an ESPN for music. And as television networks
go, it’s scrappy,” he says.

Brad Schwartz, senior VP of programming and
operations at Fuse, worked with Clark at MTV.
Schwartz was running networks in Canada when
he got a call from Clark about working at Fuse.
“I loved working for Dave and I sold my house,
packed up all my belongings and moved back to
New York,” Schwartz says. He adds that Clark’s
strengths include both devising a sound strategy
and knowing when and how to execute it. “He’s
enthusiastic,” Schwartz says. “Anything he’s doing
is the greatest thing in the world. It’s infectious.
He makes everyone else believe in it, too.”

When Clark got the call late last year about
an opportunity at the Weather Channel, it was
hard to resist.

“This has got to be the most fascinating opportunity
in media right now,” he says. “You’ve
got a TV network with a huge digital presence,
you’ve got the TV network with this localized
infrastructure—the only one that I know of—
and you’re covering subject matter that will
never go out of fashion and is becoming more
and more interesting to people and important to
people as the climate changes.”

The Weather Company needed someone to
run its TV channel. CEO David Kenny says a
search turned up several candidates, but Clark
emerged as the best fit.

“[Clark] told me about his own engagement
with our product. He’s a very active guy and
spends a lot of time outdoors, and that correlates
well,” Kenny says. Clark’s background at music
channels also created advantages that were not
originally obvious. As with music channels,
“some [viewers] come to us for 10 minutes a
day and some come for an hour. Being able to
understand how to program for different lengths
of engagement with us was key,” Kenny adds.

When Clark started at the channel last November,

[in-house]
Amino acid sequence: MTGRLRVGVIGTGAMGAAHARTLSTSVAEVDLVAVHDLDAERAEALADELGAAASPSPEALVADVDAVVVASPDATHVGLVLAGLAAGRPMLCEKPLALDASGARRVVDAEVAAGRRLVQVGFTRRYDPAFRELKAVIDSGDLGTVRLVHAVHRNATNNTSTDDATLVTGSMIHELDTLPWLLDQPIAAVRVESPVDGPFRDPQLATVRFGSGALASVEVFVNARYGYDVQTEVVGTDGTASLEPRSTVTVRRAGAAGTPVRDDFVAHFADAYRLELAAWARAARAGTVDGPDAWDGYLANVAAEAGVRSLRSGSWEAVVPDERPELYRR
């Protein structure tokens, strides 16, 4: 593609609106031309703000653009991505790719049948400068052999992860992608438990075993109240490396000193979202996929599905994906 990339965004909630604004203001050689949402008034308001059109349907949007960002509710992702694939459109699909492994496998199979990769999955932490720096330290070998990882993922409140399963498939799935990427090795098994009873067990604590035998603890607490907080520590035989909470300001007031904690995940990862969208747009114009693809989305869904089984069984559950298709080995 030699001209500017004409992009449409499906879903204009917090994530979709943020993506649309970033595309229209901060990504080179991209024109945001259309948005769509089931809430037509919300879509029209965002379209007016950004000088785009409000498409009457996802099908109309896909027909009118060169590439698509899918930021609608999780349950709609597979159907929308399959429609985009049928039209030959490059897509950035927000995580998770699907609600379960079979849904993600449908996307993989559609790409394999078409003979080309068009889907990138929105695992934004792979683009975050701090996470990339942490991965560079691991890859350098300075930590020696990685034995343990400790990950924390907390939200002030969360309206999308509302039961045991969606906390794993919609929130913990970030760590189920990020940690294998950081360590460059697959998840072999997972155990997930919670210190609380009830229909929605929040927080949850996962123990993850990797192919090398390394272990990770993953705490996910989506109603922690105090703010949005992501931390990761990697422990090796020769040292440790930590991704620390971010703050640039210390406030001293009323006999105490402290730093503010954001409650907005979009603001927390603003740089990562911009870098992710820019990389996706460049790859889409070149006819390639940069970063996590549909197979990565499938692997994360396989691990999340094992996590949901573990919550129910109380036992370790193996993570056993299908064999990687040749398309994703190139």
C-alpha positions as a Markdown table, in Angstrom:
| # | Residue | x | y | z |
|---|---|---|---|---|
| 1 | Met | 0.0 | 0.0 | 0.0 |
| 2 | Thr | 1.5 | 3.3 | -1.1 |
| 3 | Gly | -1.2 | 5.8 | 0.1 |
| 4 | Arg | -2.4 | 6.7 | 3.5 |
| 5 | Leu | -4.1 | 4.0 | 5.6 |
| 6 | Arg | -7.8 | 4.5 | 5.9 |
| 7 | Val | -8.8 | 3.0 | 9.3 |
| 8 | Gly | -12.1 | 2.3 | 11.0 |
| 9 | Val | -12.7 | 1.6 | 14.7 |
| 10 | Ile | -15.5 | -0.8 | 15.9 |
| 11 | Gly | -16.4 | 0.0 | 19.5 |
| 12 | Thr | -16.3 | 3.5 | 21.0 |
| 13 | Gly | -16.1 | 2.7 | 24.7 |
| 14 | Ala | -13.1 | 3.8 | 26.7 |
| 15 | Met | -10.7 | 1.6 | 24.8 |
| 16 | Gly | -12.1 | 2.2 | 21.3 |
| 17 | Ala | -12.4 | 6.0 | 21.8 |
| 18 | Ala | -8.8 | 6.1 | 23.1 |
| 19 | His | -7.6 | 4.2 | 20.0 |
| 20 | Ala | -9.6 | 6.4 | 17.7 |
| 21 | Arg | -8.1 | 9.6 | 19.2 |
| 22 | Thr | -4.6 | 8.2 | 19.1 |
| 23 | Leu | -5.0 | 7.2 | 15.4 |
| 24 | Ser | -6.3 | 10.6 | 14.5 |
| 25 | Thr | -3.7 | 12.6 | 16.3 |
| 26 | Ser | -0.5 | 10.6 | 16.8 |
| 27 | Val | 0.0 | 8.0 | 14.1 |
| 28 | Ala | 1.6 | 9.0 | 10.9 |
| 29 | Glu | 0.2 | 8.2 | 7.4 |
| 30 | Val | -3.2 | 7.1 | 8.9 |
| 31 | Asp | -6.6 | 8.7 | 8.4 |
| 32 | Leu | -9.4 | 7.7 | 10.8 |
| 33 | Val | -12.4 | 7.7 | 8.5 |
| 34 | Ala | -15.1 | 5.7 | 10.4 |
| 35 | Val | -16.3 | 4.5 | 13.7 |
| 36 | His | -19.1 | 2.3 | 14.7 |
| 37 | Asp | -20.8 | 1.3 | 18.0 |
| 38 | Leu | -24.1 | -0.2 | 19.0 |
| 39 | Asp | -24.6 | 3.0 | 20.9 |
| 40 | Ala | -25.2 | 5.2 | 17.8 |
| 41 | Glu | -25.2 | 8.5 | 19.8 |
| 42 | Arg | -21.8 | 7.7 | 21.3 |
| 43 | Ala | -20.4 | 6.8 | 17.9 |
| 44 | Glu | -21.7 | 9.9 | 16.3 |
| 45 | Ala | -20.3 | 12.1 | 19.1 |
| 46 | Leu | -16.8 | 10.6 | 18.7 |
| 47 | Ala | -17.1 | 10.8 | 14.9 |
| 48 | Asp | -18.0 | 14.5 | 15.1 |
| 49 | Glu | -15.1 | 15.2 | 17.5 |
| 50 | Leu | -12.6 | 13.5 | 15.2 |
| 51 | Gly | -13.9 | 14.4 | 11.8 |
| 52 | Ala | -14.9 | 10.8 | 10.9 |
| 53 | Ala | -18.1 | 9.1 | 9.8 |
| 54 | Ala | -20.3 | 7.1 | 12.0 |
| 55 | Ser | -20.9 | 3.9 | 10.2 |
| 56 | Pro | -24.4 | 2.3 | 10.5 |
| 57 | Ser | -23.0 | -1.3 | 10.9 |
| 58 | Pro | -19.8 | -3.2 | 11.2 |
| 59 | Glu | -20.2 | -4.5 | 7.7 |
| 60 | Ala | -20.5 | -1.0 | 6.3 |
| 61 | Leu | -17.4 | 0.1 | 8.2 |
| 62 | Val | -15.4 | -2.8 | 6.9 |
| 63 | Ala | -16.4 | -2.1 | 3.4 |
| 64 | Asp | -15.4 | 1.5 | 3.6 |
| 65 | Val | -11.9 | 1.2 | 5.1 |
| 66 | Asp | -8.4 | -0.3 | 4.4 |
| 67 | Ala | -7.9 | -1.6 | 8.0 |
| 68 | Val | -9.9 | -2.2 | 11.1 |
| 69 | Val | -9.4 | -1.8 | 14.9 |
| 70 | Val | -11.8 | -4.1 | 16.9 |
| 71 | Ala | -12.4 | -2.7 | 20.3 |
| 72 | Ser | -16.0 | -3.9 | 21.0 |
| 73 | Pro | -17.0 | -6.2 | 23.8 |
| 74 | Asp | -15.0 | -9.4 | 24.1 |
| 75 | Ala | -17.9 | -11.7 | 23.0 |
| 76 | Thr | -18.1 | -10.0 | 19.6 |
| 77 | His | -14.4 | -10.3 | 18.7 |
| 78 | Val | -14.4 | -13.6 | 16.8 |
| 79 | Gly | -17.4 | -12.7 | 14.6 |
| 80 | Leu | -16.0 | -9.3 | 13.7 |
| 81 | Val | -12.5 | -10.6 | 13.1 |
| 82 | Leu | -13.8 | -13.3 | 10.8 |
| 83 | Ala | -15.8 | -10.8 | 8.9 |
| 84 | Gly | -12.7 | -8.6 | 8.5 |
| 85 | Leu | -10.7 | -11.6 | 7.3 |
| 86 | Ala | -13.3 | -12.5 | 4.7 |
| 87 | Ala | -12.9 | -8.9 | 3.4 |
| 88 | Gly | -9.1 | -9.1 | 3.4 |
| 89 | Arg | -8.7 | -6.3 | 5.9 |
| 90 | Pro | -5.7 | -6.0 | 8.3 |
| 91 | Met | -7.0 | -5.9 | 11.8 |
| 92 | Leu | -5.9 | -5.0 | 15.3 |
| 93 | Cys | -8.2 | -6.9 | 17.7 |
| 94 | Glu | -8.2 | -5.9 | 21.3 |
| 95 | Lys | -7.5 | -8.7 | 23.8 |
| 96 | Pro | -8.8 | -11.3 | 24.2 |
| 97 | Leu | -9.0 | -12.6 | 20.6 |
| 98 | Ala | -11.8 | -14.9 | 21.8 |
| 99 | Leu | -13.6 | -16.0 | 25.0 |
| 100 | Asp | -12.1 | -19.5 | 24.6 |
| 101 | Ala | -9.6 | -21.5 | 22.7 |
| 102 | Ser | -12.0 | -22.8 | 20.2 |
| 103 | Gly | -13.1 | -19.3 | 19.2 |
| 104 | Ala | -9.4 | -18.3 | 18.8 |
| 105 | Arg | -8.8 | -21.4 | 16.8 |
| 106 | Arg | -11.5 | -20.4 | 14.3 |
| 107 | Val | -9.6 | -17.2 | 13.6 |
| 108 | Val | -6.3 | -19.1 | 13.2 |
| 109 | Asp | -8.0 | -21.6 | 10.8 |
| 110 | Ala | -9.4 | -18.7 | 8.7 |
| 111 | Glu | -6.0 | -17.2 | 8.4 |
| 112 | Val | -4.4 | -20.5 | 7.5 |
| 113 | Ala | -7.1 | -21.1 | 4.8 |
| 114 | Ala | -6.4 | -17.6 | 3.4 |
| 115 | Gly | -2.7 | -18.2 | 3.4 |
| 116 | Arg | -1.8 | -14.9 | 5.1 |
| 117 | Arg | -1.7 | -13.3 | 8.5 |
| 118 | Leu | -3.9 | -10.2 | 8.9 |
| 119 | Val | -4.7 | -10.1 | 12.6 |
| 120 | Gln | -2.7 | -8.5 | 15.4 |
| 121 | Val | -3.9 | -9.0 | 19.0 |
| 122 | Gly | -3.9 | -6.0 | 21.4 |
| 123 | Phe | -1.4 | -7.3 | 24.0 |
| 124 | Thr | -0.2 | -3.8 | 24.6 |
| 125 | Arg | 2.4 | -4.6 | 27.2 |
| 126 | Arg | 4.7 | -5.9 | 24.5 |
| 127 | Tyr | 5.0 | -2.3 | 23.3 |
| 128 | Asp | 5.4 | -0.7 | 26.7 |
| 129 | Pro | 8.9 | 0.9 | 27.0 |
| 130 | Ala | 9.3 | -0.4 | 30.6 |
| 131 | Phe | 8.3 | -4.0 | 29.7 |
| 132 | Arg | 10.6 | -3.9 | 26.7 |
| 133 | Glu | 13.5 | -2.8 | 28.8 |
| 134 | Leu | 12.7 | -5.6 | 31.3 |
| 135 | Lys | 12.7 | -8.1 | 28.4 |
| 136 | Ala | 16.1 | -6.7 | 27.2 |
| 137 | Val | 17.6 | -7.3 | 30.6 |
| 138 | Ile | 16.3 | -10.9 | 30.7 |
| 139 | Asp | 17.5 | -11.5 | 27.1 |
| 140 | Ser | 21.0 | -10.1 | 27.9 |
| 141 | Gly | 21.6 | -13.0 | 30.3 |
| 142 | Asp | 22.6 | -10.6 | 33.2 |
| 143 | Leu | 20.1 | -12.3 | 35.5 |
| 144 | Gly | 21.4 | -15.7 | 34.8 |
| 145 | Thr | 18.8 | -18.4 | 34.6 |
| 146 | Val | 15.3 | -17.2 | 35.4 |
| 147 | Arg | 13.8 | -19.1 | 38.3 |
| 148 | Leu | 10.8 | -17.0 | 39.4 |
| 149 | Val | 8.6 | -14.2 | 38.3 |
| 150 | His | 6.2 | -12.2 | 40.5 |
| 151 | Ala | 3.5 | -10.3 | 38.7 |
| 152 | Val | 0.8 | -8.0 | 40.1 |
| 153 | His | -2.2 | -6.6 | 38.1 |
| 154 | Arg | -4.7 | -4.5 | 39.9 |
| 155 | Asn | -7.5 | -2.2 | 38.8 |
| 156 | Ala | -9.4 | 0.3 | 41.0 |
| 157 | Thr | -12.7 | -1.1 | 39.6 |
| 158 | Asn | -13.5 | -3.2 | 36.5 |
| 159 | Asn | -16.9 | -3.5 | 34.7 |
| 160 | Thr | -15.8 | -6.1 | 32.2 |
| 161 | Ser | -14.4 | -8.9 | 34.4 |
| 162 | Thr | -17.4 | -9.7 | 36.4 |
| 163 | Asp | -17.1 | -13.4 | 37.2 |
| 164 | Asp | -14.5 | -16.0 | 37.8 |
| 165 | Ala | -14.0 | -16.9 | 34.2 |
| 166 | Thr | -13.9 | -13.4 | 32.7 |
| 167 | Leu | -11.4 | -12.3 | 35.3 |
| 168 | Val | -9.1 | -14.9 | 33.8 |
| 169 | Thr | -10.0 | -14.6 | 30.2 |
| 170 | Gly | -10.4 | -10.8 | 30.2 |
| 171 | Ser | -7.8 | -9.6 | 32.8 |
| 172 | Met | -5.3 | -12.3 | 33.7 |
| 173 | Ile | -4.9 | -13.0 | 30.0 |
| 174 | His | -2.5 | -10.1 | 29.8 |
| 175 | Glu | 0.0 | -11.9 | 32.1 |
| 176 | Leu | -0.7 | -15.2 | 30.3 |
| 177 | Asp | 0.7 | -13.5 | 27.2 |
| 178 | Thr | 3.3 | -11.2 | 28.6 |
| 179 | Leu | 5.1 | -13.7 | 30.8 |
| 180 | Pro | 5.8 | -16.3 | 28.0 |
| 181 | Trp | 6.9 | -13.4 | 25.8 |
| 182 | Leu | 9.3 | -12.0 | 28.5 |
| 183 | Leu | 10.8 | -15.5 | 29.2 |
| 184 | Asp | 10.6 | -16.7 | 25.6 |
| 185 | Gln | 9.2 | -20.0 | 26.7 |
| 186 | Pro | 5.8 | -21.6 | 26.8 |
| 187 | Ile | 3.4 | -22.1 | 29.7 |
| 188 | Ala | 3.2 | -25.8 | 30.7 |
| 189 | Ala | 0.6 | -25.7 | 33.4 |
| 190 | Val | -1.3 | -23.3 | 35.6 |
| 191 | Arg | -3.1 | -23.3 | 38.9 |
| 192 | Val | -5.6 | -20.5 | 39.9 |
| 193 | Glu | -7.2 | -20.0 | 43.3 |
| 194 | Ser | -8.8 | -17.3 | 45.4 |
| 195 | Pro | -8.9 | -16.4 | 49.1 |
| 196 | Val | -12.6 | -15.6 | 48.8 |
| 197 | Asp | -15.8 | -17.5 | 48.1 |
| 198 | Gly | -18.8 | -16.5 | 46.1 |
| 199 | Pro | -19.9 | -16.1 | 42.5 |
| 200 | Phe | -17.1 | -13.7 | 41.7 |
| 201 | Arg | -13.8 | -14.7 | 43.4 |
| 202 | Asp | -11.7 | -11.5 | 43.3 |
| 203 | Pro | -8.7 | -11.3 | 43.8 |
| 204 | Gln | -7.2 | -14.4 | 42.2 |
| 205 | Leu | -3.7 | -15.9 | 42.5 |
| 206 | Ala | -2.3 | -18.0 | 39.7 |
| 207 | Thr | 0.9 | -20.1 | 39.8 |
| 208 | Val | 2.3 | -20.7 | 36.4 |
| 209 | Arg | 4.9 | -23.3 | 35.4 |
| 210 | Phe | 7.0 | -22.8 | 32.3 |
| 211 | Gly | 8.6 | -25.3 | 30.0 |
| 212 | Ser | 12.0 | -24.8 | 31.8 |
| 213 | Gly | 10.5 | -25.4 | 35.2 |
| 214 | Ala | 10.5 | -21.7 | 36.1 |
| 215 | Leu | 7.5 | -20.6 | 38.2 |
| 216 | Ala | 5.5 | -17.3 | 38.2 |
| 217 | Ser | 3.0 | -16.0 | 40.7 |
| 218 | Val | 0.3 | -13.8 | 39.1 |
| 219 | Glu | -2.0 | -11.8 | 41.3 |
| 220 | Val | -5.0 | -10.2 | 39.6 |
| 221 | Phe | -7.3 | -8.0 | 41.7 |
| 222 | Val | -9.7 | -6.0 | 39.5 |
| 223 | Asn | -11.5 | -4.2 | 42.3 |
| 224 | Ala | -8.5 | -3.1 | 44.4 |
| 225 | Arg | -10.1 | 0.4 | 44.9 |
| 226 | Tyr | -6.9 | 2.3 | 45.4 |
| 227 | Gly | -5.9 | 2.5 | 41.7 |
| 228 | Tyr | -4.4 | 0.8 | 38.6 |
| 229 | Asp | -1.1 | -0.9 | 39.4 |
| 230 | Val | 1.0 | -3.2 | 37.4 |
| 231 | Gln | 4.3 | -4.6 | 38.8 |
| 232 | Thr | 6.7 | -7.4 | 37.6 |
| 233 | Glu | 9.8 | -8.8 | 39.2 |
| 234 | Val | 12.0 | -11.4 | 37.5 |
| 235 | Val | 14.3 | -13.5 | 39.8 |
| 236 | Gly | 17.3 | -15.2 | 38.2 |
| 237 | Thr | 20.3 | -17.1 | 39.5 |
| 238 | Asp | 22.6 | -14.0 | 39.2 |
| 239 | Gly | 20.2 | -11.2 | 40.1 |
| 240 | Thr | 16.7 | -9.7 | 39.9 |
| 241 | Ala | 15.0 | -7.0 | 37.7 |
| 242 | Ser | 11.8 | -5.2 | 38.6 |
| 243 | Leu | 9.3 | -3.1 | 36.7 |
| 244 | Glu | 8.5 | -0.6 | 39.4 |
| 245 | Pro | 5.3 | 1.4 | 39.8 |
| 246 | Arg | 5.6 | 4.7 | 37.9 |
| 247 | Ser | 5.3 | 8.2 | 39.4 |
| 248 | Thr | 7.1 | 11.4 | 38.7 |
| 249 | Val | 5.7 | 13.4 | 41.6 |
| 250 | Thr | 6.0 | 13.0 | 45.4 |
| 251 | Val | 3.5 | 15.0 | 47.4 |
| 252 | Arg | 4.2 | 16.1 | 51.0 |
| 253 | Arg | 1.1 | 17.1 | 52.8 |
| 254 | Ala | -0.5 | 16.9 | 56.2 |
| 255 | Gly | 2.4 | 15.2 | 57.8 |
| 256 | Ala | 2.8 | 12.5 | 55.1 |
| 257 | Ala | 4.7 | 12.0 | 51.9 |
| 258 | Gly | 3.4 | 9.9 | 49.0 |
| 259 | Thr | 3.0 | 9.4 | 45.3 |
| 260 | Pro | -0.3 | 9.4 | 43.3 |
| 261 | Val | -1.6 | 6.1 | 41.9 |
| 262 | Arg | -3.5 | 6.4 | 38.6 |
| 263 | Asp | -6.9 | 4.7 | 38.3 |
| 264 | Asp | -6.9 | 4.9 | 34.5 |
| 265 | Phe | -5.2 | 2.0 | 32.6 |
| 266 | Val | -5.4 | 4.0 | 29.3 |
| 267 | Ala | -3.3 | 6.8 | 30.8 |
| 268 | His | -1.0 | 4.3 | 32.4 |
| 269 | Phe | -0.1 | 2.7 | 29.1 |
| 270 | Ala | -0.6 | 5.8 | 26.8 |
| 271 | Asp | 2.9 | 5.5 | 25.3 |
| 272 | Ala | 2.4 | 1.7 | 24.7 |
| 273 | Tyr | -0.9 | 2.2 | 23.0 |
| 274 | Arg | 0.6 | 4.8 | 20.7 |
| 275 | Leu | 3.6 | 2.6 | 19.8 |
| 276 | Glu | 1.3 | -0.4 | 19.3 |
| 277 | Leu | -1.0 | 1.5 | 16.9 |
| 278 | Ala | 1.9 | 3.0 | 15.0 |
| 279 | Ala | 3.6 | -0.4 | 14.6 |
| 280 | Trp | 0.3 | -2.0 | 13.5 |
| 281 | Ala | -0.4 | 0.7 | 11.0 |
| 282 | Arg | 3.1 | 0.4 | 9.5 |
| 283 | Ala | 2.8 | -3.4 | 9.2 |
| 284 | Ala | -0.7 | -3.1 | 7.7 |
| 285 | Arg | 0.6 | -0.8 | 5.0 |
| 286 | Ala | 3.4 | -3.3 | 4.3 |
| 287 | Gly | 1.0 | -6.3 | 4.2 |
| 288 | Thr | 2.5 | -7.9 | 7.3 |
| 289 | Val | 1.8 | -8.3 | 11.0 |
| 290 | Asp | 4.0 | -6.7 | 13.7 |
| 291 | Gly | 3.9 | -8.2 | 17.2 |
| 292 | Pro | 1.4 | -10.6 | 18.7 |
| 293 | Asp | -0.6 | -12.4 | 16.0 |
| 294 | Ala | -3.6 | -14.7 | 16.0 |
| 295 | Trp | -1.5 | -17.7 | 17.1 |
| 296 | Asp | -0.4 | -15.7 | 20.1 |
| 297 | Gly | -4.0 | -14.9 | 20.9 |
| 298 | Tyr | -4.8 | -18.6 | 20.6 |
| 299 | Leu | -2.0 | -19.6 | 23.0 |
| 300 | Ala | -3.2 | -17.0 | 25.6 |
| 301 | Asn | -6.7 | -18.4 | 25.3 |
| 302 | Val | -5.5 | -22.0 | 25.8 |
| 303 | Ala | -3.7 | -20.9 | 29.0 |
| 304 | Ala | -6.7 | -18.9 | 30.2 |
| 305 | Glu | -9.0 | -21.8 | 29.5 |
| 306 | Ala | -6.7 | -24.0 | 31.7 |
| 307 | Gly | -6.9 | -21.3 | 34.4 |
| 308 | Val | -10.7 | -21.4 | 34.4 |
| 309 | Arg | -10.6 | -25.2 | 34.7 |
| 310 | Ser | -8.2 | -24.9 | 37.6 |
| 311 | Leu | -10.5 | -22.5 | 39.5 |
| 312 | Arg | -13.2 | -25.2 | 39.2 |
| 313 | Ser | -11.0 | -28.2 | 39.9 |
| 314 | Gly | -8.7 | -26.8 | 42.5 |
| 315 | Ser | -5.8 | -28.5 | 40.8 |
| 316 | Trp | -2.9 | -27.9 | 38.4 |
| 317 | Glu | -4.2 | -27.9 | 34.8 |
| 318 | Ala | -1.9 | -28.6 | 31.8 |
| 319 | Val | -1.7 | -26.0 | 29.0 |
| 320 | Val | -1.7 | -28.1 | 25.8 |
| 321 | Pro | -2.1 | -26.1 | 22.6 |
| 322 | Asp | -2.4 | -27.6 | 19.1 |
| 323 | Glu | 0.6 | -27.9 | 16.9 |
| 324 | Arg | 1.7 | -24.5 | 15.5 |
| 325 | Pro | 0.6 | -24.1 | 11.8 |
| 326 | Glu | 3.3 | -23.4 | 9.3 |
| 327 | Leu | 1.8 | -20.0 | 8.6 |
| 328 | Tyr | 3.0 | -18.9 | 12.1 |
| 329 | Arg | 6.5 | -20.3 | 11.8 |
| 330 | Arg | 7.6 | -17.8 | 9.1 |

he was greeted by Superstorm Sandy
and jumped into the network’s coverage. The
whirlwind has barely died down since. He spent
much of a family vacation in Jamaica earlier this
month working on the network’s April 29 upfront
presentation to ad buyers in New York.

A self-proclaimed science geek, Clark says job
one at Weather Channel is focusing on being
“insanely great at the weather, and to be sure
we’re communicating it impactfully.”

Kenny says he has been impressed by the way
producers, on-air talent, operations and technical
people have responded to Clark. “They find
him bringing the best out of them,” Kenny says.
“What’s been nice to see is how many people,
including some real veterans, have really blossomed
with new leadership.” After office hours,
“all sorts of people have wanted to have him
over and take him out to dinner. The guy’s definitely been working long hours, because every
morning I hear about someone new that he had
dinner with the night before.”

All the activity has left Clark with little free
time. He spends what time he has with his
family, who will be moving from New York to
Atlanta over the summer. A shutterbug, Clark
has been learning nighttime and underwater
photography and would love to figure out how
to shoot lightning storms. And he still enjoys
travel. “I look forward to a day when my boys
are a little older and I can take them around the
world and show them what I saw,” he says.

E-mail comments to and follow him
on Twitter: @jlafayette